RSF: Russia equates independent media with propaganda, unacceptable

The bans issued by the Russian government affect a large number of media outlets, from the written press to television. The German magazine Der Spiegel and the Italian public broadcaster RAI, for example, are blocked. Among the French media outlets, Le Monde, Libération, L’Express, La Croix, as well as the Arte, LCI and CNews channels, and Agence France Presse have been blocked by Moscow. Some media outlets, such as RFI, were already blocked in the Russian Federation. “Some of the sites mentioned in this list were already banned in Russia, including the RSF site. However, it is possible to create mirror sites with RSF to allow people in Russia to access the blocked media,” explains Jeanne Cavelier, the head of the Eastern Europe and Central Asia desk at Reporters Without Borders. A reaction to the ban on propaganda media in the European Union
Russian diplomacy had promised reprisals after the decision of the Council of the European Union to ban 4 Russian media outlets (Voice of Europe, RIA Novosti, Izvestia and Rossiyskaya Gazeta) considered to be relays of Kremlin propaganda. These “countermeasures” follow the “very painful” response promised by Russian diplomacy. “Once again, Russia is evoking a false symmetry by talking about “countermeasures” since the targeted Russian media outlets were not independent. Russia is putting independent media outlets and public propaganda media outlets on the same level, this is unacceptable,” recalls Jeanne Cavelier.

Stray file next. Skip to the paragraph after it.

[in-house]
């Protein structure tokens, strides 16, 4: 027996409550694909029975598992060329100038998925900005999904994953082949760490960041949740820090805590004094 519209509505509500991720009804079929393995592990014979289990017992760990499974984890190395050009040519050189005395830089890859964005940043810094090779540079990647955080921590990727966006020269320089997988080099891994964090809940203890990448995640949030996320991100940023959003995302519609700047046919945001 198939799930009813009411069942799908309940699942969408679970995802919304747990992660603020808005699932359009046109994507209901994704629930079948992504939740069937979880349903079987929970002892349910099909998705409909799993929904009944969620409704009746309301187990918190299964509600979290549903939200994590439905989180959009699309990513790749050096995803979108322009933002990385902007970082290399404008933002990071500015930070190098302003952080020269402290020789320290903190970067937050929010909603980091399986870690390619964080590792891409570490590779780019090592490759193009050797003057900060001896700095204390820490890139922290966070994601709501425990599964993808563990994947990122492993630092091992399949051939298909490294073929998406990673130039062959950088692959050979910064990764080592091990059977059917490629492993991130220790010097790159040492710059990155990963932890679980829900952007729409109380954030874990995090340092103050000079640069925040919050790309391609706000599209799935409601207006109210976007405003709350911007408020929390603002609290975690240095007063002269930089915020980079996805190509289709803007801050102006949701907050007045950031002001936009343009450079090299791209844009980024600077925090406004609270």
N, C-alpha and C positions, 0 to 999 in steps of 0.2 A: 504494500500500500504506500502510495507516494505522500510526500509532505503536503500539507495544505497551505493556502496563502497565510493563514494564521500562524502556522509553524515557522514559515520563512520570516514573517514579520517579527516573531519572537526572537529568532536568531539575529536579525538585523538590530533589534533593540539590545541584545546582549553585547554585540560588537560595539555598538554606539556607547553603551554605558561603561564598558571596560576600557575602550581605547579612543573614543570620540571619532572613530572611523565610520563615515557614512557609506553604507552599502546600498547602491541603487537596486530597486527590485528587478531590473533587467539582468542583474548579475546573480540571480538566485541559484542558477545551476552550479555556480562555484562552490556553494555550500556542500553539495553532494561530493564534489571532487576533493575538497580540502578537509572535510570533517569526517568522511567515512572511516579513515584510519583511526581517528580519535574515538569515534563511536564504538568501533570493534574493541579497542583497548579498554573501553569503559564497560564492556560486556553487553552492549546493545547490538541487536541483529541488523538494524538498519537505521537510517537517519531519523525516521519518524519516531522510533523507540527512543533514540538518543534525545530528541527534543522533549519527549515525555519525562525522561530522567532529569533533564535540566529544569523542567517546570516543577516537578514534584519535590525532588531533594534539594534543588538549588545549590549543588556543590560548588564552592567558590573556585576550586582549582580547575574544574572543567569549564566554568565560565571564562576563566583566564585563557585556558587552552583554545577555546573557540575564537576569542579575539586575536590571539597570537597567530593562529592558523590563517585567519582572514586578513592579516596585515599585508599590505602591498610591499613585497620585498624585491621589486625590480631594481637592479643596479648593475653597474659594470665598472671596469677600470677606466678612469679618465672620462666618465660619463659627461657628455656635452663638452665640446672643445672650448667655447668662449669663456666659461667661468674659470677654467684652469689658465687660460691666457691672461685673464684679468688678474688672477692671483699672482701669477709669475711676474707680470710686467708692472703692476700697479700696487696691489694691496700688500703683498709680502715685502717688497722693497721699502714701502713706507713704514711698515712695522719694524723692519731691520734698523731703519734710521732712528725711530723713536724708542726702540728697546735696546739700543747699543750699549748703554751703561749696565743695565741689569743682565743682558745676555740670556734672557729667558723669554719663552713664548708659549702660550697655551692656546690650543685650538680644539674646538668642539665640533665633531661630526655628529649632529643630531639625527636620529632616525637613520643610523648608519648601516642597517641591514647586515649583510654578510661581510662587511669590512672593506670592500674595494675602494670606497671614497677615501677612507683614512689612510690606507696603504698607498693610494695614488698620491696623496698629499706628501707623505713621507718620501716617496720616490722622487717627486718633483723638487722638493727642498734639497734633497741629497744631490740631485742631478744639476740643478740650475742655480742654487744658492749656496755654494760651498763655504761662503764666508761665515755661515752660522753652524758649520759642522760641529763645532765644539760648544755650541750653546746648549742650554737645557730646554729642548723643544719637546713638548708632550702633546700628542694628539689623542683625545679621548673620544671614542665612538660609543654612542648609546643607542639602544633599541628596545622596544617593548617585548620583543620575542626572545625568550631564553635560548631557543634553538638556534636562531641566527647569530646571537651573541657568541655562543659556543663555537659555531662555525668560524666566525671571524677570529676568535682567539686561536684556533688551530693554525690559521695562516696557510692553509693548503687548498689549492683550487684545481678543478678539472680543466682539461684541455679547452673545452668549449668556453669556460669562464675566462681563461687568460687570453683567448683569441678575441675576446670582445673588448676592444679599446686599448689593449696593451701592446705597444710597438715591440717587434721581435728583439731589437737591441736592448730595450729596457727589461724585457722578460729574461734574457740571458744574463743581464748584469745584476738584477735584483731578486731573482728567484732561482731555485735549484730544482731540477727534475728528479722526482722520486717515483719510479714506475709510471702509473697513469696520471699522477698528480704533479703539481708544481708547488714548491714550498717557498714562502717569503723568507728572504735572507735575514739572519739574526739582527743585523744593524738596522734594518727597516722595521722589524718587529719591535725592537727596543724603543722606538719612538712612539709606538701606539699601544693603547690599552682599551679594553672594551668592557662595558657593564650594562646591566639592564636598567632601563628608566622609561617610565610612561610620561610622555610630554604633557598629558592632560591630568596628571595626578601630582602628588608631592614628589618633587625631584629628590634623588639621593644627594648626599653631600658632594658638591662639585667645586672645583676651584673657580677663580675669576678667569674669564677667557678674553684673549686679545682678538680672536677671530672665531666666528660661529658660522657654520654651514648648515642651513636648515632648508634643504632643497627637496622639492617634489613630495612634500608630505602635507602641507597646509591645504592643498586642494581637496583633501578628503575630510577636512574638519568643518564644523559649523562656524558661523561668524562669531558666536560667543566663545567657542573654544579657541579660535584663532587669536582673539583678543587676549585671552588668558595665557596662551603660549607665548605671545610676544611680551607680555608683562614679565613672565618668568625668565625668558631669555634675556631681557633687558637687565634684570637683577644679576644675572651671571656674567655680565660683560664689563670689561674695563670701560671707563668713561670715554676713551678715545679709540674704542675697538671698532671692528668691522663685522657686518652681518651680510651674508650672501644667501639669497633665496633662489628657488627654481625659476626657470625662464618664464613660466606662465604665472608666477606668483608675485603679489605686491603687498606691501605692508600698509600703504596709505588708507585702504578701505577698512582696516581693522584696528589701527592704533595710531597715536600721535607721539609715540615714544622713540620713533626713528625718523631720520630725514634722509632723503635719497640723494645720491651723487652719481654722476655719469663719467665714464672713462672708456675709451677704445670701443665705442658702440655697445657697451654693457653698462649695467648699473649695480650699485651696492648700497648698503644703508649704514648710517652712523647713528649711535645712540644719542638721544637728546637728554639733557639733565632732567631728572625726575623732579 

In response, the European Commissioner for Values ​​and Transparency, Vera Jourova, proposes to broaden the scope of sanctions against Russia and to include “the ban on Russian financing of media outlets, NGOs and political parties in the EU”. Furthermore, journalists working for the various blocked media outlets should no longer be able to work in Russia. “It is not legally forbidden for journalists to travel to Russia. However, this list should be taken into account when refusing accreditations to journalists working for these media outlets,” notes Jeanne Cavelier. These accreditations, which are essential for working as journalists in Russia, are used to encourage self-censorship, as they must be renewed every three months with the administration.

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